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The Urania Observatory, which is owned by the city of Vienna, was opened in 1910. At the end of World War II its cupola, and with it some instruments, had been destroyed. In 1957 the buidling was opened again. People visiting the Observatory, which is the oldest one in Austria open for public visit, get a comprehensive impression of stars, planets and the moon by watching the firmament through the telescope. Attention: Guided tours only in fair weather.
Among the numerous tributes to Viennese musicians that are liberally dotted around the Stadtpark, none are as artistically successful or as often photographed as Edmund Hellmer's 1925 Strauß Monument. Dedicated to the Waltz King, Johann Strauß Junior, this delicate gilded statue perfectly captures the movement of his frenzied violin playing. At night, the illumination shows up the naked nymph-infested stone arch in the background. This is the classic Vienna snapshot - don't go home without one.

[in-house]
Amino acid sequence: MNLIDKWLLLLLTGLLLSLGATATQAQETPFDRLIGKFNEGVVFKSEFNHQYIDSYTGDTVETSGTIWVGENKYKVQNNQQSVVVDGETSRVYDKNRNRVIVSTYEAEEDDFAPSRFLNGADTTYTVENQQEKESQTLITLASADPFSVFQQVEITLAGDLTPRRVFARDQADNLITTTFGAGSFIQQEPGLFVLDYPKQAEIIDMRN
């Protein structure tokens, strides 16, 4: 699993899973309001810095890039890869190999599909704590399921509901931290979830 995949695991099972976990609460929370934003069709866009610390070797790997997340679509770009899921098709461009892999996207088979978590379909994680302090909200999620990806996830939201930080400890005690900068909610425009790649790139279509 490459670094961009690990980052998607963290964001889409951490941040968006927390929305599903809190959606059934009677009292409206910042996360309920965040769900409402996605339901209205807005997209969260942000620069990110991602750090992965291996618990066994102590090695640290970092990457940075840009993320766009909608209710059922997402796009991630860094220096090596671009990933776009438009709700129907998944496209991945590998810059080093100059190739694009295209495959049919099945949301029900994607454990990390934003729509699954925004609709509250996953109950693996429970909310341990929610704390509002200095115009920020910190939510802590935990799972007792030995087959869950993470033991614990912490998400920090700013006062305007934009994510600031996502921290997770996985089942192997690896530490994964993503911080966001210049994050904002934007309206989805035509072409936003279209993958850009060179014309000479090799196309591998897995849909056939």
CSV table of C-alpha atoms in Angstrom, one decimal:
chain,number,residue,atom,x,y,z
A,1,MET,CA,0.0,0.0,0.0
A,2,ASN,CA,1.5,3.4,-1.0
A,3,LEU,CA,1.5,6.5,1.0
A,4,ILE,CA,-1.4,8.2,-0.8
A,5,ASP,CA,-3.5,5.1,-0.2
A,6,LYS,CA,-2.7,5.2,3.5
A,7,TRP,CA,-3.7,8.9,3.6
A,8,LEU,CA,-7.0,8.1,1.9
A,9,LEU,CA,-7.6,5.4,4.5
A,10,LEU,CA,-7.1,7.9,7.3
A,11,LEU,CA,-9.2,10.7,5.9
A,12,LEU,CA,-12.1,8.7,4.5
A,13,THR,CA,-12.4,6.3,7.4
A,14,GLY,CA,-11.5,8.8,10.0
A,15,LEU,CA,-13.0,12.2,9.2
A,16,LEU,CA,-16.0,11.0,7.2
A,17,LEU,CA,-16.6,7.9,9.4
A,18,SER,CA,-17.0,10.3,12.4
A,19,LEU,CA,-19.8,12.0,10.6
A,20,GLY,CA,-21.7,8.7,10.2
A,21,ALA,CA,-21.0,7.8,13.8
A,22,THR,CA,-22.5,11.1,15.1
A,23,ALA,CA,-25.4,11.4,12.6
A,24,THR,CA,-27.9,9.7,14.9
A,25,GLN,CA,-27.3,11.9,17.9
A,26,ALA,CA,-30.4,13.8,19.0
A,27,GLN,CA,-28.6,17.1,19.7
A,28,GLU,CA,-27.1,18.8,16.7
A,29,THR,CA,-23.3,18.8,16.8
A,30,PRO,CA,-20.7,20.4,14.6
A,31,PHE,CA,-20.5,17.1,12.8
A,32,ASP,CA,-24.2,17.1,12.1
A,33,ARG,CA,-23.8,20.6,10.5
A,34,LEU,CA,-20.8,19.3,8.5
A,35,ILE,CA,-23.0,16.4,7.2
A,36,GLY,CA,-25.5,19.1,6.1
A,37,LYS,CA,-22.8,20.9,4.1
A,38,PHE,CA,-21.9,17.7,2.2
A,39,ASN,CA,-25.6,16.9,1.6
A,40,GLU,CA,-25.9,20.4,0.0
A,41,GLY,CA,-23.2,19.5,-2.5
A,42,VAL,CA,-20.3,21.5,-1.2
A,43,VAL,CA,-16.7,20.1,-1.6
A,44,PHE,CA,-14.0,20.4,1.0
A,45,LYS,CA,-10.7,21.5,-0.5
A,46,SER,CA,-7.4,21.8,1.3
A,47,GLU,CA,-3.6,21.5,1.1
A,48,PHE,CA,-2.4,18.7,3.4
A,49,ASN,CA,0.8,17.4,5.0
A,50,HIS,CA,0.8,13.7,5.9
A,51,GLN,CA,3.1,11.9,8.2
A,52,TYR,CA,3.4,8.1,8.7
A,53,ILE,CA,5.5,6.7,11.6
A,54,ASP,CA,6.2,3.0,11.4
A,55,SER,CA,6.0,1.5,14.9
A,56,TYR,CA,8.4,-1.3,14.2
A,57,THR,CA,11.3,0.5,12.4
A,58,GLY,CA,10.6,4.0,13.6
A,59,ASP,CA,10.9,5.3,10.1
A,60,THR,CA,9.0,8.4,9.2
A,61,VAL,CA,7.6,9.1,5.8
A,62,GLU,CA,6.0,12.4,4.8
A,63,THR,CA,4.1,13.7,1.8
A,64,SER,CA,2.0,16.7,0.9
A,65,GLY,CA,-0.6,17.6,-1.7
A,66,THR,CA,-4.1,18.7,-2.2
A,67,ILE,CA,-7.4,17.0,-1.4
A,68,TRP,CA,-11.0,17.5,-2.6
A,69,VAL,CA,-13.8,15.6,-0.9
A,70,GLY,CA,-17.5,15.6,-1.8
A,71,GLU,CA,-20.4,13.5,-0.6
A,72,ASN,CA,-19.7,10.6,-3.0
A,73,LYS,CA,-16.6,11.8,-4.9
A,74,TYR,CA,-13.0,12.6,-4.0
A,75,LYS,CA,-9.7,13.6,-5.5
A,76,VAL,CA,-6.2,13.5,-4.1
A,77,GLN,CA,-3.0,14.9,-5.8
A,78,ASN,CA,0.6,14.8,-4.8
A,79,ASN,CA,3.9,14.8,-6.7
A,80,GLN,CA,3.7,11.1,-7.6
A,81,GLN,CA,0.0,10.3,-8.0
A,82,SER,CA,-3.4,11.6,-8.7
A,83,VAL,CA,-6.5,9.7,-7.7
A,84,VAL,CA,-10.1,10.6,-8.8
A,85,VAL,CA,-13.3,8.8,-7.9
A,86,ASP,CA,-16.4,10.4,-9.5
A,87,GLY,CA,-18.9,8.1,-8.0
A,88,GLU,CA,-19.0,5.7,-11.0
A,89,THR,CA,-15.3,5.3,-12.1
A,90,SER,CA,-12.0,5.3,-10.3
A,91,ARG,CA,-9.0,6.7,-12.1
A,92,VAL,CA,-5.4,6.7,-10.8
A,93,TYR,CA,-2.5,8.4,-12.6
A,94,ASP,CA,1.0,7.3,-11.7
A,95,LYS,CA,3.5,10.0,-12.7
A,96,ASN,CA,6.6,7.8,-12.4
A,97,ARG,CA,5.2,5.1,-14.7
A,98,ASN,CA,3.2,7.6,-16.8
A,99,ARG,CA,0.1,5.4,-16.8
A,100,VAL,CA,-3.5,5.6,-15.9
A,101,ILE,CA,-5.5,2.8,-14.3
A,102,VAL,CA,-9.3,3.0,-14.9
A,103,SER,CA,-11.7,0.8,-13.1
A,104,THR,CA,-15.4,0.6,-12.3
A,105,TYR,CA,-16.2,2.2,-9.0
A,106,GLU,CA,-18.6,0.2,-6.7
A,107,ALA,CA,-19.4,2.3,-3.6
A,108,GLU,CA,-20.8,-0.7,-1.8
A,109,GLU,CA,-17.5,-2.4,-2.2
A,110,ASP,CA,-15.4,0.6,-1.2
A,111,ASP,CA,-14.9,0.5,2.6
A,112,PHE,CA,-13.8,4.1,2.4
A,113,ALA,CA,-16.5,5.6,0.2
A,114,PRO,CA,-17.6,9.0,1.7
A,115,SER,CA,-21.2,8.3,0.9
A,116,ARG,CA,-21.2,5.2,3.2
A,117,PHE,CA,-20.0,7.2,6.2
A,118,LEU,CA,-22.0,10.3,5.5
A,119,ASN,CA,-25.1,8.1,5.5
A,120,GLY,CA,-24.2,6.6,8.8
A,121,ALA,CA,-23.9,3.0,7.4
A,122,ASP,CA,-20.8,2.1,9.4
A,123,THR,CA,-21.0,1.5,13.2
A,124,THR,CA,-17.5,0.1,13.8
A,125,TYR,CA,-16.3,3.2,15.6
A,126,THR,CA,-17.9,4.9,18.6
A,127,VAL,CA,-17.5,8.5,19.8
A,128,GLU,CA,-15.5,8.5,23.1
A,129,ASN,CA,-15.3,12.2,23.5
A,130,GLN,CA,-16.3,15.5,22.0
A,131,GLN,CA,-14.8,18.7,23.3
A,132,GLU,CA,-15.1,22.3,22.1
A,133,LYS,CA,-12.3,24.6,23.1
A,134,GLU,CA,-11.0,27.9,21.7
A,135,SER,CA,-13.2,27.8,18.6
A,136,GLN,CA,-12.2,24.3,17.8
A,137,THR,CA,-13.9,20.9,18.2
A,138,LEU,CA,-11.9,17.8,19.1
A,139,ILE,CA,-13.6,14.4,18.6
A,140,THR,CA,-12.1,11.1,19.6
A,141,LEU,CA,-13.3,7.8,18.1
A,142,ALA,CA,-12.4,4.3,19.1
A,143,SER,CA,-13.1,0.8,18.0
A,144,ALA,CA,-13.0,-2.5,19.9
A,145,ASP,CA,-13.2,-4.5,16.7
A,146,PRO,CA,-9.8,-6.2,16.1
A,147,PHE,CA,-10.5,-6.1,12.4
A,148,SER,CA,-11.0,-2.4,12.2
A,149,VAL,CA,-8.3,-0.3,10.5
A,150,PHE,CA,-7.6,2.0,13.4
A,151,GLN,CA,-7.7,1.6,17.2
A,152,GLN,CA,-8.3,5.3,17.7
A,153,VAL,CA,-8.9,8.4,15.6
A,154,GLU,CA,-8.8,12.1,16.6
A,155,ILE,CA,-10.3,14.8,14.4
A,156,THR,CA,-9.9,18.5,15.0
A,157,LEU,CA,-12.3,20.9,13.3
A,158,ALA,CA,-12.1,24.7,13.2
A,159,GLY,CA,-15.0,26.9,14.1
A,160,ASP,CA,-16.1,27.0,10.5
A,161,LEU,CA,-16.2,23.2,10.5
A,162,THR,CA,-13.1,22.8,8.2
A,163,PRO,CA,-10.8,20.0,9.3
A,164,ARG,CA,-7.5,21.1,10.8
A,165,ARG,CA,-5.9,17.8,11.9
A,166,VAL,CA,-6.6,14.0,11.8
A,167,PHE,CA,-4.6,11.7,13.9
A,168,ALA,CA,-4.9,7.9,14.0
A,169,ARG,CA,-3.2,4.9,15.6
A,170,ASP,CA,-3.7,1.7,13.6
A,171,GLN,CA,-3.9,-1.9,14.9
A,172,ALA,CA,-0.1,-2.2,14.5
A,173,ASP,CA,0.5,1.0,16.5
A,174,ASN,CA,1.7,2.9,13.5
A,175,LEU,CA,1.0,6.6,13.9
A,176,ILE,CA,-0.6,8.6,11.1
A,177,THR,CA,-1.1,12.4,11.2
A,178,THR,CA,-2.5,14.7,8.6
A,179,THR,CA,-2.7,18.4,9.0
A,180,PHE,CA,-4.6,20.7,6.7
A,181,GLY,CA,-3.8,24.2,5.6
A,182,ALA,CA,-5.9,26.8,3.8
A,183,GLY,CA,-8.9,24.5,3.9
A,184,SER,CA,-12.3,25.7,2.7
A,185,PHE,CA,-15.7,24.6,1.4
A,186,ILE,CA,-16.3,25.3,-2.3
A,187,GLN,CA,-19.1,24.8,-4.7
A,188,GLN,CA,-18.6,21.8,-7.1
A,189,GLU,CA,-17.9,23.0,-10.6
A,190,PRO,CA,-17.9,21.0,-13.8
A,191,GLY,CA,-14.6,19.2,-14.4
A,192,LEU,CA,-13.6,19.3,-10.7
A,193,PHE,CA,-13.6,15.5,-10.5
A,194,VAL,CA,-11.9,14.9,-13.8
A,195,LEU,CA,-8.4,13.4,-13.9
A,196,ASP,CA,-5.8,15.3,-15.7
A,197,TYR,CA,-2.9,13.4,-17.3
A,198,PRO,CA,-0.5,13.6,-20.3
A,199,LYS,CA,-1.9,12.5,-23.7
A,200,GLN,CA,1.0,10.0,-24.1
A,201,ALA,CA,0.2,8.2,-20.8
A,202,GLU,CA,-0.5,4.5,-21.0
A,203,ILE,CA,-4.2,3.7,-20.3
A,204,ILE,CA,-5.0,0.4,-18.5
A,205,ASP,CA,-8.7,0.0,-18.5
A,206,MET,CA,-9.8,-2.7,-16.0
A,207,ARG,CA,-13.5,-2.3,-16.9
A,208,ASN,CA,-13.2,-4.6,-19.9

Orson Welles' famous speech in the Third Man (comparing the artistic achievements of the degenerate Borgias with Switzerlands 500 years of democracy, culminating in the invention of the cuckoo clock) took place on Viennas Riesenrad ('giant wheel' in German, or Ferris wheel). This epic scene immortalized English engineer Walter Bassetts 19th century big wheel, and now a spin on this splendid creation is an absolute must for all vistors to Vienna. The wheel moves slowly so you can take in the views before descending into the pleasures afforded by the Prater funfair. Not to be missed.
Stretching over a wide landscape of about 65,000 square meters, City Park of Vienna has something for both the locals and the tourists. The Ringstrasse and the Heumarket are on the top of every tourist's sightseeing list. One of the many tourist attractions is also the Strauss Memorial. It a representation of the local hero who is acknowledged and worshiped each year at the New Year's Concert which is also known as the 'Neujahrskonzert'. Be sure to be a part of the celebrations this year!
All Viennese children learn the story of the Basilisk: in 1212, there was a Basilisk, a cross-breed of a cock and a toad, which lived in the well at the baker's house. All who looked into his eyes were immediately turned to stone. The clever apprentice to the baker showed a mirror to the beast and so it was turned into stone itself. An inscription and a drawing still remind us of his heroic deed. Walking down the Schönlaterngasse and the little neighboring roads with their small old buildings is a real trip down memory lane.